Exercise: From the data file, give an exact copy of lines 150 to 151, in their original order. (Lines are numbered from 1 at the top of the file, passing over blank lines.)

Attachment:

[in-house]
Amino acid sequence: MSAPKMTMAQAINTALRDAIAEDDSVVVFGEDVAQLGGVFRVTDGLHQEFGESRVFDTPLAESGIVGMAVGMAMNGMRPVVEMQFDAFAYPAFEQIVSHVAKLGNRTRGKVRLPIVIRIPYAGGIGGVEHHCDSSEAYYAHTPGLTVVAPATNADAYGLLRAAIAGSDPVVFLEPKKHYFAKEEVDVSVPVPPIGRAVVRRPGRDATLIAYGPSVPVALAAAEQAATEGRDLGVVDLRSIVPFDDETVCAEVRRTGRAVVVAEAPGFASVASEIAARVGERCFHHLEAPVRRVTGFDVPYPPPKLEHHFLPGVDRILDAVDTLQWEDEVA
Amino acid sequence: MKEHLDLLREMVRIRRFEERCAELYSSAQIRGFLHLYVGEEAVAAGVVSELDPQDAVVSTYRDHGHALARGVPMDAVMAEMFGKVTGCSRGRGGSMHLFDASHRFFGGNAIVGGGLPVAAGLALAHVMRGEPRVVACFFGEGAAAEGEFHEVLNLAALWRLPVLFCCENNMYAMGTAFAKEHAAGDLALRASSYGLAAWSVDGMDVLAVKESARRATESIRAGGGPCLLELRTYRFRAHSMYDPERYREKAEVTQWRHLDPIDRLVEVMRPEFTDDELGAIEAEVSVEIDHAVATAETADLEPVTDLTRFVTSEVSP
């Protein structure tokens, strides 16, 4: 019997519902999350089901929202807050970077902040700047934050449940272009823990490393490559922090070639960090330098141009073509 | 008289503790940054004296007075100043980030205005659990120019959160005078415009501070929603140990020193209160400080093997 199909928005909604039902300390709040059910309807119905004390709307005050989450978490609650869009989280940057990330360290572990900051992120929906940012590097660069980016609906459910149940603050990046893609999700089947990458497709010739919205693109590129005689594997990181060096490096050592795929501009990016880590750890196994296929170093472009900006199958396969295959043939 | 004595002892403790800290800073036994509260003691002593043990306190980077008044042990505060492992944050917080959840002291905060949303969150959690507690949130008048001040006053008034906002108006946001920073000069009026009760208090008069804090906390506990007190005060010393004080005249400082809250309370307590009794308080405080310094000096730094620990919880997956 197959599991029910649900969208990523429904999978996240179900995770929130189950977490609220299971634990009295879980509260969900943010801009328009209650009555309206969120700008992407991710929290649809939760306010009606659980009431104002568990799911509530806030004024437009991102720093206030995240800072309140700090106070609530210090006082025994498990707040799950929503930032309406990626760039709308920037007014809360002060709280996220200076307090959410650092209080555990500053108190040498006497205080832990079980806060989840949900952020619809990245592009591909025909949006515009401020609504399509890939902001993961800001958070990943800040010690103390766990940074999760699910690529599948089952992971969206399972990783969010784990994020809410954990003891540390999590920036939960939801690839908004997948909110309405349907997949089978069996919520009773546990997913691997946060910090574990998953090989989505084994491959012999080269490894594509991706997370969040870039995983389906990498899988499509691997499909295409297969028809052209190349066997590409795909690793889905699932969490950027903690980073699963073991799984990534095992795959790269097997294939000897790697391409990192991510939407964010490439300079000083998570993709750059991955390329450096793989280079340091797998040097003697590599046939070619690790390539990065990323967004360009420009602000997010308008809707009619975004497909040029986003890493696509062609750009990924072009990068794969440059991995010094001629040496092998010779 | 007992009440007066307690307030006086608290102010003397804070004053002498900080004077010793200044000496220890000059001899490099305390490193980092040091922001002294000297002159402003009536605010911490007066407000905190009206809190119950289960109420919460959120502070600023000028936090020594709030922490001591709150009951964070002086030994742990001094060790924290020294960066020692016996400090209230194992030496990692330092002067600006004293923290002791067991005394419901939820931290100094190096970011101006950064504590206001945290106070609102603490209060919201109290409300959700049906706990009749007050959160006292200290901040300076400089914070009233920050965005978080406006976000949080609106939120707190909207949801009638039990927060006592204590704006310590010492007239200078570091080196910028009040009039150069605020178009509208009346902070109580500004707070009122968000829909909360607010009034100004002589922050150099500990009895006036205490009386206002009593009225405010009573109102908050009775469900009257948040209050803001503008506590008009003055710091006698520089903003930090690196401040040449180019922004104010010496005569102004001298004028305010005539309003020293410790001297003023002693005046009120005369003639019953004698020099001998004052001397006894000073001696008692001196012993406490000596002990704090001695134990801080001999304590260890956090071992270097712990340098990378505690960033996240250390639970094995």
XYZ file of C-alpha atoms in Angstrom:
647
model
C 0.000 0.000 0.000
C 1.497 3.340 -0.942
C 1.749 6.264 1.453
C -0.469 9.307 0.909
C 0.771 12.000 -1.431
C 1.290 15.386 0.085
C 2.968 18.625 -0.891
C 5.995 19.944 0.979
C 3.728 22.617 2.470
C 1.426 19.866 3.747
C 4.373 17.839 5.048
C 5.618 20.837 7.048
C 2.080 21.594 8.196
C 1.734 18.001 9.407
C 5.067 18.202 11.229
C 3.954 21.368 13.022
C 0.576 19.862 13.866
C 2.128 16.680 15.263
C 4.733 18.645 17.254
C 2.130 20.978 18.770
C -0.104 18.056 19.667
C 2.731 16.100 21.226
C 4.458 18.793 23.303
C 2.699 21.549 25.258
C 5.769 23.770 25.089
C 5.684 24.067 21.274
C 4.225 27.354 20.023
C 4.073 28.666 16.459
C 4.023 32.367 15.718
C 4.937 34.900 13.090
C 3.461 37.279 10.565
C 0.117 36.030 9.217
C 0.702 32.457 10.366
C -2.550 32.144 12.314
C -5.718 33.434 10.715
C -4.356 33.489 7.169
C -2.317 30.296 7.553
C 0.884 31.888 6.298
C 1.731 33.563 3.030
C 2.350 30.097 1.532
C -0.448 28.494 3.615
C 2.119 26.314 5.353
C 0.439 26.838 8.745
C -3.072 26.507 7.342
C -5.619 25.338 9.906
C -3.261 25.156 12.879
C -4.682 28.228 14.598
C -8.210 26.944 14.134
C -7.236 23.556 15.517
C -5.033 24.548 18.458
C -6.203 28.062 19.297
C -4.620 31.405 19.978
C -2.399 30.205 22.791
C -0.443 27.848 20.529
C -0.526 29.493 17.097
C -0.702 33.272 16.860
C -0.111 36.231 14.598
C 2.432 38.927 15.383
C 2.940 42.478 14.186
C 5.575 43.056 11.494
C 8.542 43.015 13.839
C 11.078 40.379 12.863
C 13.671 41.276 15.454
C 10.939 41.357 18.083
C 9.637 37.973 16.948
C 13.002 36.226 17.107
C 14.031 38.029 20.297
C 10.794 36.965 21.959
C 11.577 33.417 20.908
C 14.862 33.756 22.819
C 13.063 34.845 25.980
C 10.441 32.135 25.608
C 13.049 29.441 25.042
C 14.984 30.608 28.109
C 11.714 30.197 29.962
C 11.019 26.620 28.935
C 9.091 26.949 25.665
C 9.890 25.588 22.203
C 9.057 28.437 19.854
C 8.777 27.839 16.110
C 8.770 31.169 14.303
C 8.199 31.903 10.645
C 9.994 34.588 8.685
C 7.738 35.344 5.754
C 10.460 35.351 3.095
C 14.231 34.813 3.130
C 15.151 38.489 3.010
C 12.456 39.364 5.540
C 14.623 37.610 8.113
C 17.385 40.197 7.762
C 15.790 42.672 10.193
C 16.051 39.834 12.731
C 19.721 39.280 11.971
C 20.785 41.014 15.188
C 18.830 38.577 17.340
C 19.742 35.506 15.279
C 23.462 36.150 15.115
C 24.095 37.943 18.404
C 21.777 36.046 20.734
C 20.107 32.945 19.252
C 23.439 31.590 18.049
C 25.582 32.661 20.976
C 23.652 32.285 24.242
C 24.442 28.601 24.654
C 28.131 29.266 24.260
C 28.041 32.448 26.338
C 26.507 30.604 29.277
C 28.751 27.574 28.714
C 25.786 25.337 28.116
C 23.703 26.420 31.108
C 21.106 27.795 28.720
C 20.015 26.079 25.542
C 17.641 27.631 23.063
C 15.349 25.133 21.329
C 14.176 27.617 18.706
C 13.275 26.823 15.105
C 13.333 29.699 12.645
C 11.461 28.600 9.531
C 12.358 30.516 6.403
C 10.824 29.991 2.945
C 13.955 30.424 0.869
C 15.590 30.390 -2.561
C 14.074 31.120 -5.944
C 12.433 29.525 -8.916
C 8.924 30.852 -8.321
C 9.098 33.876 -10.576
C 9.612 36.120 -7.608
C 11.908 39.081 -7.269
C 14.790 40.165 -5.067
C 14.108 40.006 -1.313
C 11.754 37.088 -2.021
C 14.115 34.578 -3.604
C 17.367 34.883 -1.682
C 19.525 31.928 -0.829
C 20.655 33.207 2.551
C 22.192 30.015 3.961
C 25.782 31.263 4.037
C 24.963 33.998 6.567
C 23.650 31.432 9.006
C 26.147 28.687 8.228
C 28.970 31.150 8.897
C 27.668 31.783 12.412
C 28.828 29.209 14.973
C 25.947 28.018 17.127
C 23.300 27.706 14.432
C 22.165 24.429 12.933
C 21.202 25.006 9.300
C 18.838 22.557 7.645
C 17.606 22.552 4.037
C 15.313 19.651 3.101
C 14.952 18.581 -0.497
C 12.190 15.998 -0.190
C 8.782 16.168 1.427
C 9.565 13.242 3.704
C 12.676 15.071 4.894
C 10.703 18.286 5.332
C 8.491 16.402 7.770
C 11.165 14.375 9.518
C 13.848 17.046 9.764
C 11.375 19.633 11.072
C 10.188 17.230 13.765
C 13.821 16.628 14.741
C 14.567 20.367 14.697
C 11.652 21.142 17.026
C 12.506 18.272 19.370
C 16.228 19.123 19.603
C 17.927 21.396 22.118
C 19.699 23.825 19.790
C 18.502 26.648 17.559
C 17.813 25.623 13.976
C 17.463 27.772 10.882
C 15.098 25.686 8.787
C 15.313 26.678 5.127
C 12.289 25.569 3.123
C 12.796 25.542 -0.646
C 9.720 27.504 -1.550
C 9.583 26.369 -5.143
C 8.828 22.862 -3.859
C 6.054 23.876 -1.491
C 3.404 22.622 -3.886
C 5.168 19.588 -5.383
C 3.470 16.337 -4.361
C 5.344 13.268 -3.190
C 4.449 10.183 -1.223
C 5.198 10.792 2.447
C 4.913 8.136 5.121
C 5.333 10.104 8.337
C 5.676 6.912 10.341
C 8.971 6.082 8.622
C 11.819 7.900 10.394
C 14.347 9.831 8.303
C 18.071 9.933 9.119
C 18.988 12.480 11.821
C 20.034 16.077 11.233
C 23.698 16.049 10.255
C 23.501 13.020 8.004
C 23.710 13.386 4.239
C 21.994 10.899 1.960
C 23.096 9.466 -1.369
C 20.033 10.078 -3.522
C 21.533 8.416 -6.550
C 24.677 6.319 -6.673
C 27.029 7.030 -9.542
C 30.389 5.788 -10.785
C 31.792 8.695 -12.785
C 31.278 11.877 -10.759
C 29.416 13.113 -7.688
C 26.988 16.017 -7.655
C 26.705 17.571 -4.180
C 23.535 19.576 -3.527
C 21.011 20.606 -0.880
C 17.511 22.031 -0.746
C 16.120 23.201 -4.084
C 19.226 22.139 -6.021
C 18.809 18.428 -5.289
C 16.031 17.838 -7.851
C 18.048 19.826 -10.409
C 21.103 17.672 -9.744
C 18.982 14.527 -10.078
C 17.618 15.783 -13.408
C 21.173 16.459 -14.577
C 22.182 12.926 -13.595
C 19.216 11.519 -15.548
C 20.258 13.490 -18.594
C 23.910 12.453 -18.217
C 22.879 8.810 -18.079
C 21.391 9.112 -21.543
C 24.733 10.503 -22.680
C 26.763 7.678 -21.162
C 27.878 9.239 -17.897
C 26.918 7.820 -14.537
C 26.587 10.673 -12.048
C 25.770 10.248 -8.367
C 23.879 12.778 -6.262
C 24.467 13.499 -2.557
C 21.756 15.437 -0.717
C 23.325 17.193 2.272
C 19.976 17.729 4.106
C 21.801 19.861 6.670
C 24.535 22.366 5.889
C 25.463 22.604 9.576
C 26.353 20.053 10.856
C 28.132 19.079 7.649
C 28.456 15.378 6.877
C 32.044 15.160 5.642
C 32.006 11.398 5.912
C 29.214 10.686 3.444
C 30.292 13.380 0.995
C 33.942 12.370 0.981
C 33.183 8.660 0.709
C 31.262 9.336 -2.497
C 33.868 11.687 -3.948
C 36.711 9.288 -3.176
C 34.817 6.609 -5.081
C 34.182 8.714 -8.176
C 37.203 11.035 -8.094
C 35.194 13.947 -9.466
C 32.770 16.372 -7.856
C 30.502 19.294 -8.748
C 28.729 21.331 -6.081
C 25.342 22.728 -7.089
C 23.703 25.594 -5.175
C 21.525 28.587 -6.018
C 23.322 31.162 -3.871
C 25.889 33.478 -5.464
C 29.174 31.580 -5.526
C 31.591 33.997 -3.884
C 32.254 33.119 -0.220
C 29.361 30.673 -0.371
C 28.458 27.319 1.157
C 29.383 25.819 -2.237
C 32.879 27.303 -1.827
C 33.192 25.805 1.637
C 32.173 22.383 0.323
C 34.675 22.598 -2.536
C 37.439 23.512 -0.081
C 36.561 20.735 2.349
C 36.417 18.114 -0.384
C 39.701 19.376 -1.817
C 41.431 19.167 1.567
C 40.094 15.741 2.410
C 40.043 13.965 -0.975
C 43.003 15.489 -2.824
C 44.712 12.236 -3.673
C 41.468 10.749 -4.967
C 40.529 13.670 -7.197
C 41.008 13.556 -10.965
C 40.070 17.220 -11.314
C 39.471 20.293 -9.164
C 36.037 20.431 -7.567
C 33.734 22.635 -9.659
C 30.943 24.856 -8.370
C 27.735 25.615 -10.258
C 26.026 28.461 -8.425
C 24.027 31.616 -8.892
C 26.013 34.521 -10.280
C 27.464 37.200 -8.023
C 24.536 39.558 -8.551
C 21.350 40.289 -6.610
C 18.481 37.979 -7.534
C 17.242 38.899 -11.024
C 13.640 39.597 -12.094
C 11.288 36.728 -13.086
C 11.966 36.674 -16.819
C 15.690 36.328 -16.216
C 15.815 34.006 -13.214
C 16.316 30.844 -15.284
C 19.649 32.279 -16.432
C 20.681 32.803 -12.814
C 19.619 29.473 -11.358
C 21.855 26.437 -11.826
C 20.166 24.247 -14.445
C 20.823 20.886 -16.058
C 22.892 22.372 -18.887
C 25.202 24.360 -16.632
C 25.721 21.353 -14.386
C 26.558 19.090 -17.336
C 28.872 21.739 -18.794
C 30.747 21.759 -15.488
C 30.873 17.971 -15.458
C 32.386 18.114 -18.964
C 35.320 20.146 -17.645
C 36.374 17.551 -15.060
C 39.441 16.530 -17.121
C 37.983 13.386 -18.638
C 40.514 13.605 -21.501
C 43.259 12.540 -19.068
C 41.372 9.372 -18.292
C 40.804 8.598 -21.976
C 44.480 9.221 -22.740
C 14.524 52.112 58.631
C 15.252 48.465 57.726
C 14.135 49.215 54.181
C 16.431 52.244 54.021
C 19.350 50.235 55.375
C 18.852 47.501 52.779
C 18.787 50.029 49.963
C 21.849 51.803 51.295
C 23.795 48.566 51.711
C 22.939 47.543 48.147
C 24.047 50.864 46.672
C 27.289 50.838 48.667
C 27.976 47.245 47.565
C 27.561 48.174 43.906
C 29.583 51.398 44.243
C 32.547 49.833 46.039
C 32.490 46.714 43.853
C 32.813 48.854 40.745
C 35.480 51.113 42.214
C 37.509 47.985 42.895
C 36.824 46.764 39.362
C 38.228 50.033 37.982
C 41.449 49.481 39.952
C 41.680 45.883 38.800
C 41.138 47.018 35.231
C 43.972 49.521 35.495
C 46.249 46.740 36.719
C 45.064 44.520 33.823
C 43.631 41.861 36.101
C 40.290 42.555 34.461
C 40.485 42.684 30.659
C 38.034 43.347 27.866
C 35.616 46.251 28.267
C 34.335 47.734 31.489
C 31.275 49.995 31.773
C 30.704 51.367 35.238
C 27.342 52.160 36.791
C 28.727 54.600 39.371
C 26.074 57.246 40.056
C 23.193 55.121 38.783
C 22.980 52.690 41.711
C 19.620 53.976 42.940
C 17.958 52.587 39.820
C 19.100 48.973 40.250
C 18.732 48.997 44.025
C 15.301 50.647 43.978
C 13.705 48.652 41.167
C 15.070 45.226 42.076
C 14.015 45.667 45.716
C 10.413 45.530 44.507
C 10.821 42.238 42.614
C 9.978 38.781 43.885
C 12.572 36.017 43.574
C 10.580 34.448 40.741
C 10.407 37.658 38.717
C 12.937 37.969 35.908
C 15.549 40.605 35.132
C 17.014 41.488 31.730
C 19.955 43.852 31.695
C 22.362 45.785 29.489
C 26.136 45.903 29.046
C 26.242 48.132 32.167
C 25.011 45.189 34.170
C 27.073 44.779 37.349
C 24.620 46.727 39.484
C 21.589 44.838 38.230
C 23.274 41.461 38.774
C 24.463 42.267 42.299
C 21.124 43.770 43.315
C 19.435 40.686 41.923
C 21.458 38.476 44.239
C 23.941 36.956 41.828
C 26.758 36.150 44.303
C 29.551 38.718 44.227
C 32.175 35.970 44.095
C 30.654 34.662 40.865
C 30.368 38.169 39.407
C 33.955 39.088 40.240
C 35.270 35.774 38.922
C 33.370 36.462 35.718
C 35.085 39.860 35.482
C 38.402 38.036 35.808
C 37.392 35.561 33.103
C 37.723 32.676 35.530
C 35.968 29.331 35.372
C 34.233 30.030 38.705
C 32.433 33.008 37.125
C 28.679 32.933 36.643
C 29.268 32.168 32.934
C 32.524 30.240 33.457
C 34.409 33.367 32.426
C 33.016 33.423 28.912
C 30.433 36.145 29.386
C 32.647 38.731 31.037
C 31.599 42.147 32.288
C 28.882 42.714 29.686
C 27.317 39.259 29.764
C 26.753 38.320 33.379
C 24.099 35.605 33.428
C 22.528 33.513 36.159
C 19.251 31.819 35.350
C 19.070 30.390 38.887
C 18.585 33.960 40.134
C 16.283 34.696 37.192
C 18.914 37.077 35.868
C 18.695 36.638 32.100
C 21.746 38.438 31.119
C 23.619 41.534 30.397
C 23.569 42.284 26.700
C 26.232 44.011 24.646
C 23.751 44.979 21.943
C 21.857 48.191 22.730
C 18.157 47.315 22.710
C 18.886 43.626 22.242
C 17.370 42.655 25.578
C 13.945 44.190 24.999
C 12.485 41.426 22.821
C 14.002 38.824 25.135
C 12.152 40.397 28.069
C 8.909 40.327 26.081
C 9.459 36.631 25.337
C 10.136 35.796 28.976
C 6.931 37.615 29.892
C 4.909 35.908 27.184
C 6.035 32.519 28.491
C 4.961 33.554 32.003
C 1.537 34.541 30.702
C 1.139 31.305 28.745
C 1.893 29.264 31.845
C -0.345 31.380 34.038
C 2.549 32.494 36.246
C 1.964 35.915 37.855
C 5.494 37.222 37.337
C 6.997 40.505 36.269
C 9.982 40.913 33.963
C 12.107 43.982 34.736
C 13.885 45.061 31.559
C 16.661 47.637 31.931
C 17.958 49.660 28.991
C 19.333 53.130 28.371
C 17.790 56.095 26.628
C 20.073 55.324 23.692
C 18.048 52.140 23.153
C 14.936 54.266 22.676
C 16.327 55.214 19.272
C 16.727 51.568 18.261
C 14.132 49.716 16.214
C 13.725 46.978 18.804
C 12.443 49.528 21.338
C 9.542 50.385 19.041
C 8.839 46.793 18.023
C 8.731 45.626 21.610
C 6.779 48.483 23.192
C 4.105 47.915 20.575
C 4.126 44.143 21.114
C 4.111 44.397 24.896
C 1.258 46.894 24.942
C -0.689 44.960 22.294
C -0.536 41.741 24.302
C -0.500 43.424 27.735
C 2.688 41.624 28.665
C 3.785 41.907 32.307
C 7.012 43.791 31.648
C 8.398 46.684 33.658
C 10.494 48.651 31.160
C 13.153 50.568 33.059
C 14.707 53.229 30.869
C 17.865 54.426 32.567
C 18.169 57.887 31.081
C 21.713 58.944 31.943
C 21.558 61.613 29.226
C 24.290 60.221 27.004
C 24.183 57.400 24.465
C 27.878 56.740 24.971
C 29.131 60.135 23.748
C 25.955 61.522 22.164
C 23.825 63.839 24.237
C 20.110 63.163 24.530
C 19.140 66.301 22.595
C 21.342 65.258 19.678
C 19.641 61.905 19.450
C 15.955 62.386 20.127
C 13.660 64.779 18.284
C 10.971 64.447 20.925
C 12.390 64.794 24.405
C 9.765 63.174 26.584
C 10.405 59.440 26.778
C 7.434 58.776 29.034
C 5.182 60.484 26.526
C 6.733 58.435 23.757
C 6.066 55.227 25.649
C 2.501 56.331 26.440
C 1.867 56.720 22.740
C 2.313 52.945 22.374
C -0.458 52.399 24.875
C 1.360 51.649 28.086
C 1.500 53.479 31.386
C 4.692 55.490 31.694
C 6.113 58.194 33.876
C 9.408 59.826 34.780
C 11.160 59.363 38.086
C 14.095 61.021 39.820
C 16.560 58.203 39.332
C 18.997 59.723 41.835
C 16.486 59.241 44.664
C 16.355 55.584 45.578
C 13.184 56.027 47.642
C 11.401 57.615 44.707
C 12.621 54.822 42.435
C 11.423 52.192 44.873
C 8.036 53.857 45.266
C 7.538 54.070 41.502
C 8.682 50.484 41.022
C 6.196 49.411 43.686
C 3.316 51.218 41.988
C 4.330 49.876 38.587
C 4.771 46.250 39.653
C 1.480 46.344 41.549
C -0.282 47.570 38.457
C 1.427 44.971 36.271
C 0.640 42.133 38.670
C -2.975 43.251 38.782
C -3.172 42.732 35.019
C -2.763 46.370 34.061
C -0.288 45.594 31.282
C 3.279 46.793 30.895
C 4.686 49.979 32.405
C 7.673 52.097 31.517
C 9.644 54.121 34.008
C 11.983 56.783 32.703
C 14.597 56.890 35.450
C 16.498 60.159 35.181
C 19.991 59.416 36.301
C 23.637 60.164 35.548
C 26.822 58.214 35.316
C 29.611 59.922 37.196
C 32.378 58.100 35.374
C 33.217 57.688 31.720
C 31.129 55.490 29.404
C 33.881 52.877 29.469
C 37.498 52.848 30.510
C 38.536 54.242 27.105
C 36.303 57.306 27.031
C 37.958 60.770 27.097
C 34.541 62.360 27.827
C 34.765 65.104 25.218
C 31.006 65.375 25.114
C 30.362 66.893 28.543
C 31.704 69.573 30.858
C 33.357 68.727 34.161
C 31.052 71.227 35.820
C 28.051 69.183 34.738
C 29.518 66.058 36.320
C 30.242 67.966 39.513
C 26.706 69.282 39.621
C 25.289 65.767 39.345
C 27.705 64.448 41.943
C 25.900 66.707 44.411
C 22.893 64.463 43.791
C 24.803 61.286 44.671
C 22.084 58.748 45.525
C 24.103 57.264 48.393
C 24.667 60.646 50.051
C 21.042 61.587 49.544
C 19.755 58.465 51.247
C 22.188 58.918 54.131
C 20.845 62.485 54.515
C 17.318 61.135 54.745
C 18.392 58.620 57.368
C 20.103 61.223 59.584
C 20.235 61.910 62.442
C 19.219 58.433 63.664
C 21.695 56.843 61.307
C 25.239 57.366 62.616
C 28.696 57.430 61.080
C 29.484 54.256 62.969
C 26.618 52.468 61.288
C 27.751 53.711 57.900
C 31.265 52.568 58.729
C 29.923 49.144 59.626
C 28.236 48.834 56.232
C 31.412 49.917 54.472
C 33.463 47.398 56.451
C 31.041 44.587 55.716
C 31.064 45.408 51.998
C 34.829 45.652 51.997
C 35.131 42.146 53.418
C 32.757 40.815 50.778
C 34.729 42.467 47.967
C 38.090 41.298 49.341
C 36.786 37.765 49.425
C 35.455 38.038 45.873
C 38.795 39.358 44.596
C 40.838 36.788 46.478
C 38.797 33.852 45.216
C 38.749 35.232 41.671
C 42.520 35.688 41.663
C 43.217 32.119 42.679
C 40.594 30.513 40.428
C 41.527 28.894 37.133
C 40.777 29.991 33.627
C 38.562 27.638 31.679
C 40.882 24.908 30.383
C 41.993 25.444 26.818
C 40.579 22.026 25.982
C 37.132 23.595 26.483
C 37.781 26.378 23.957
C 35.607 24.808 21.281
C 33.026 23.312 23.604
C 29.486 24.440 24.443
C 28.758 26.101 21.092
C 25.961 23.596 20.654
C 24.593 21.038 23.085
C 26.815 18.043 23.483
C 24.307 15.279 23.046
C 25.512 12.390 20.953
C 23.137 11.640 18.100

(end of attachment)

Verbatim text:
C 28.828 29.209 14.973
C 25.947 28.018 17.127